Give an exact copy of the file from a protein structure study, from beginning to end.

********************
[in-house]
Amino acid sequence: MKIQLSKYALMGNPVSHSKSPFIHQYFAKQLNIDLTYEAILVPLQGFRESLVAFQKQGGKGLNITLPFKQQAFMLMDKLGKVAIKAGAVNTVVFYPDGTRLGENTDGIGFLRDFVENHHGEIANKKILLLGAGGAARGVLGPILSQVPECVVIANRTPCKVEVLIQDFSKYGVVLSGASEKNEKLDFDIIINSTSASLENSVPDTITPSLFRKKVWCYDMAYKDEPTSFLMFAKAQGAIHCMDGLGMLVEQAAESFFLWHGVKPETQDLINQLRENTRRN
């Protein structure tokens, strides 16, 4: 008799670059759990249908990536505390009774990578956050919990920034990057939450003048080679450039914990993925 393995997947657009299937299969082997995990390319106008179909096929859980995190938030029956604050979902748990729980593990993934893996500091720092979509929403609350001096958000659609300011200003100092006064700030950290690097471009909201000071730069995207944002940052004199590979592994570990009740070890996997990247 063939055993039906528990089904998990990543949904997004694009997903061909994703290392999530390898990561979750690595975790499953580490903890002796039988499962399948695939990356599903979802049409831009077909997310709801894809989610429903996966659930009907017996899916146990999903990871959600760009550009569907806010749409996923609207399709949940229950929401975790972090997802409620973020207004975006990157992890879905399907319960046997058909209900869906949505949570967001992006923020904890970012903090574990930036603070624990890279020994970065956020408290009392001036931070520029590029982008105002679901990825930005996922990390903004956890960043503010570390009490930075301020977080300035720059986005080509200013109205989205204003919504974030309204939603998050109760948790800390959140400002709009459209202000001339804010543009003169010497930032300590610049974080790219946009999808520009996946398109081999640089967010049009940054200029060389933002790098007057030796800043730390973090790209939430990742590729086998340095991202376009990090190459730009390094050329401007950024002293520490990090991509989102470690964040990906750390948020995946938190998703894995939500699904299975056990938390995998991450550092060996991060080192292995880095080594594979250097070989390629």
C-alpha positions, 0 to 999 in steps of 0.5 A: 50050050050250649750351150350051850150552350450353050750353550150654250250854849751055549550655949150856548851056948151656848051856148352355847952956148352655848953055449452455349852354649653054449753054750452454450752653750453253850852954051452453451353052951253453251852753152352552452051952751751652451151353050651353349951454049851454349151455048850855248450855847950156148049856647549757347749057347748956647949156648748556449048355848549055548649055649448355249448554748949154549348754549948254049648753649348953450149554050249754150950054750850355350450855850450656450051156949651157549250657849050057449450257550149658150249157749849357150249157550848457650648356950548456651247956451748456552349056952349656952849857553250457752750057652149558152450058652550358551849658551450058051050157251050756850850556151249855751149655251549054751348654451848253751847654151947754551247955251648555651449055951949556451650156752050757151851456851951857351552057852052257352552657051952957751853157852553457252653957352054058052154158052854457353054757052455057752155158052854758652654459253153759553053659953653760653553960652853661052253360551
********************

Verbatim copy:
[in-house]
Amino acid sequence: MKIQLSKYALMGNPVSHSKSPFIHQYFAKQLNIDLTYEAILVPLQGFRESLVAFQKQGGKGLNITLPFKQQAFMLMDKLGKVAIKAGAVNTVVFYPDGTRLGENTDGIGFLRDFVENHHGEIANKKILLLGAGGAARGVLGPILSQVPECVVIANRTPCKVEVLIQDFSKYGVVLSGASEKNEKLDFDIIINSTSASLENSVPDTITPSLFRKKVWCYDMAYKDEPTSFLMFAKAQGAIHCMDGLGMLVEQAAESFFLWHGVKPETQDLINQLRENTRRN
């Protein structure tokens, strides 16, 4: 008799670059759990249908990536505390009774990578956050919990920034990057939450003048080679450039914990993925 393995997947657009299937299969082997995990390319106008179909096929859980995190938030029956604050979902748990729980593990993934893996500091720092979509929403609350001096958000659609300011200003100092006064700030950290690097471009909201000071730069995207944002940052004199590979592994570990009740070890996997990247 063939055993039906528990089904998990990543949904997004694009997903061909994703290392999530390898990561979750690595975790499953580490903890002796039988499962399948695939990356599903979802049409831009077909997310709801894809989610429903996966659930009907017996899916146990999903990871959600760009550009569907806010749409996923609207399709949940229950929401975790972090997802409620973020207004975006990157992890879905399907319960046997058909209900869906949505949570967001992006923020904890970012903090574990930036603070624990890279020994970065956020408290009392001036931070520029590029982008105002679901990825930005996922990390903004956890960043503010570390009490930075301020977080300035720059986005080509200013109205989205204003919504974030309204939603998050109760948790800390959140400002709009459209202000001339804010543009003169010497930032300590610049974080790219946009999808520009996946398109081999640089967010049009940054200029060389933002790098007057030796800043730390973090790209939430990742590729086998340095991202376009990090190459730009390094050329401007950024002293520490990090991509989102470690964040990906750390948020995946938190998703894995939500699904299975056990938390995998991450550092060996991060080192292995880095080594594979250097070989390629």
C-alpha positions, 0 to 999 in steps of 0.5 A: 50050050050250649750351150350051850150552350450353050750353550150654250250854849751055549550655949150856548851056948151656848051856148352355847952956148352655848953055449452455349852354649653054449753054750452454450752653750453253850852954051452453451353052951253453251852753152352552452051952751751652451151353050651353349951454049851454349151455048850855248450855847950156148049856647549757347749057347748956647949156648748556449048355848549055548649055649448355249448554748949154549348754549948254049648753649348953450149554050249754150950054750850355350450855850450656450051156949651157549250657849050057449450257550149658150249157749849357150249157550848457650648356950548456651247956451748456552349056952349656952849857553250457752750057652149558152450058652550358551849658551450058051050157251050756850850556151249855751149655251549054751348654451848253751847654151947754551247955251648555651449055951949556451650156752050757151851456851951857351552057852052257352552657051952957751853157852553457252653957352054058052154158052854457353054757052455057752155158052854758652654459253153759553053659953653760653553960652853661052253360551